The Dunning-Kruger Effect

The Dunning-Kruger Effect

Morning folks, 

Yesterday, Emmet and I were invited to participate in a podcast aimed at teaching people how to invest successfully. I was all geared up to talk about the basic mechanics, but, the conversation drifted towards the psychology of investing. This, I think, is a far more interesting topic, and one I don’t get to write about as much as I’d like to. 

I’m going to try and rectify that and dedicate a few Insights a month to the topic. If you don’t like it, you can let me know on Twitter (@rorycarron) or, better yet, direct complaints to luke@mywallst.com. 

Something that has always fascinated me about investing is the power of what’s called ‘The Dunning-Kruger Effect’. I experienced this myself when I was first starting out and I see it repeatedly with new investors. 

The Dunning-Kruger Effect states that as you go from knowing nothing about a subject to knowing a small amount about a subject, your confidence level shoots up dramatically. However, as you continue to learn, you realize how little you know and your confidence level plummets. It then takes quite a while and a lot of learning to regain that previous confidence. 

You’ll all have witnessed this if you’ve ever watched the early auditions for American Idol or X-Factor. Have you ever noticed how the really terrible singers seem to have such incredible confidence in their own abilities? They strut out in front of the judges before absolutely murdering some Celine Dion classic and then are shocked that they don’t progress. What’s happened is that they’ve sung for their relatives a few times or even had a couple of singing lessons, and have taken minor improvements to mean they are actually great singers. They are operating at the peak of The Dunning-Kruger Effect and that’s what makes the early stages of the show entertaining — the rise of hubris and the fall from grace. Pure Greek tragedy.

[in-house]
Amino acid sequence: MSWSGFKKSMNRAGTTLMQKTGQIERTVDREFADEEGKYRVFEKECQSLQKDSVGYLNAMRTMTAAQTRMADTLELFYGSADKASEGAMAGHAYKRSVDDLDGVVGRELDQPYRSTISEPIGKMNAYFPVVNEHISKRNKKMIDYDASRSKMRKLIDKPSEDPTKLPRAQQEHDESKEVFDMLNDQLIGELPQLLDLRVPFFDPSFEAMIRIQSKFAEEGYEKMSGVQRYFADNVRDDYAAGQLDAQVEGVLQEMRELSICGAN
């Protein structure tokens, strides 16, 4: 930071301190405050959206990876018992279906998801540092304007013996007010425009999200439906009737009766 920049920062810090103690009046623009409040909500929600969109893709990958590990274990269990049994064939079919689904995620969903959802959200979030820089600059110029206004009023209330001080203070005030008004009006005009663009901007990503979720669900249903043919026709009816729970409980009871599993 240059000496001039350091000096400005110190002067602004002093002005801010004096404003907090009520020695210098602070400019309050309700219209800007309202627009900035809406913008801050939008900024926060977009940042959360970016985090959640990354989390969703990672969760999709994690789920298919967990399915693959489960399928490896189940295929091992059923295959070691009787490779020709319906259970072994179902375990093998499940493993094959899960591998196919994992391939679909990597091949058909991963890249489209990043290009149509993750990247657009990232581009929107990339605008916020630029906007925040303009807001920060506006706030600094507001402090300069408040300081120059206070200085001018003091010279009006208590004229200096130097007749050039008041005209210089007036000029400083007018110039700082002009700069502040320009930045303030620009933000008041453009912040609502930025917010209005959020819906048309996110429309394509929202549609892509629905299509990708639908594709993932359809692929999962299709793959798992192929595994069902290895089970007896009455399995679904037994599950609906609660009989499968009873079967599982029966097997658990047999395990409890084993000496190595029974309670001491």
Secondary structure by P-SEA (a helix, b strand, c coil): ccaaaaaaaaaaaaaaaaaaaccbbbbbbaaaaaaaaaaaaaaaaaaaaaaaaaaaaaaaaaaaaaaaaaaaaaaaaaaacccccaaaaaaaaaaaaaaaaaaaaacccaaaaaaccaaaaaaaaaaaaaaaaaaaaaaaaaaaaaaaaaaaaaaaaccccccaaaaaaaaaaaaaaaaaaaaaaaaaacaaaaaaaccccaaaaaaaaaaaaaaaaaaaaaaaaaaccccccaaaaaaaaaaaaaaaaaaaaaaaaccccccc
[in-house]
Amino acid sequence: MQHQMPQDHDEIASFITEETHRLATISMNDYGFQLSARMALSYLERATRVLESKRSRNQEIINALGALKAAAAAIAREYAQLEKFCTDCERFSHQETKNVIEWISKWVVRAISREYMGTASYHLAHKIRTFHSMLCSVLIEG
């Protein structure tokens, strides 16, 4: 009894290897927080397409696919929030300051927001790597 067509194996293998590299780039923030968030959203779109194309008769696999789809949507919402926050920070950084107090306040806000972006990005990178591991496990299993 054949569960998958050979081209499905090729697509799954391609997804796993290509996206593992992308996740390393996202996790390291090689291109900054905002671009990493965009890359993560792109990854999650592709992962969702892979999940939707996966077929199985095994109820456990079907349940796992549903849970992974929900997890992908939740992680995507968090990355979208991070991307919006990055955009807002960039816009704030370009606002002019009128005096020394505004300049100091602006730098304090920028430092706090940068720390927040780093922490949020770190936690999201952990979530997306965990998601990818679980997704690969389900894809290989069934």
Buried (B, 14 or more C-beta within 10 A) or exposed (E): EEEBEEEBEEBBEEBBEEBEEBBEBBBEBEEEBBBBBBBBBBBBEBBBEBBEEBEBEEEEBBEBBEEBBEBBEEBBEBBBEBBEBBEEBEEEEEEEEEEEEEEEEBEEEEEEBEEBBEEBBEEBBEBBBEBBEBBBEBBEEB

Meanwhile, the seriously talented singers who audition are typically very shy. What’s happened there is that they’ve been practicing for many years and understand how much work and dedication it takes to be a truly amazing performer. Therefore, their confidence is much lower — they are acutely aware of how much they don’t know. 

Nassim Taleb explores a similar idea in his book ‘The Black Swan’, discussing the Italian writer Umberto Eco. Eco had a huge personal library, containing over thirty thousand books. Most visitors stared in awe at the collection, amazed that the writer could be so widely read. However, a small minority understood that the books weren’t there to boost his ego, but as a reminder of how much the writer did not know. Taleb called this collection of unread books an antilibrary.  

The Dunning-Kruger Effect is particularly observable in new investors. If you knew absolutely nothing about investing and were, for example, to read our Learn App, you would instantly know more than 95% of people out there. (I don’t have data on this by the way but 95% of people I’ve met have never heard of a P/E ratio, and if you’ve read Learn then you have). Your confidence at this point should be pretty high. I’ve had users who didn’t know what a stock was a month ago pitch stocks to me. 

However, there’s still so much more to learn — far more than could be summarised in an app — and when you realize that, you start losing faith in yourself. Sadly, there are no shortcuts. You have to experience investing first hand, over the course of years (decades, even) before you become fully confident in your abilities. The truth is you’ll never know everything, and just acknowledging that is a huge first step on a constant journey.

RoryRory

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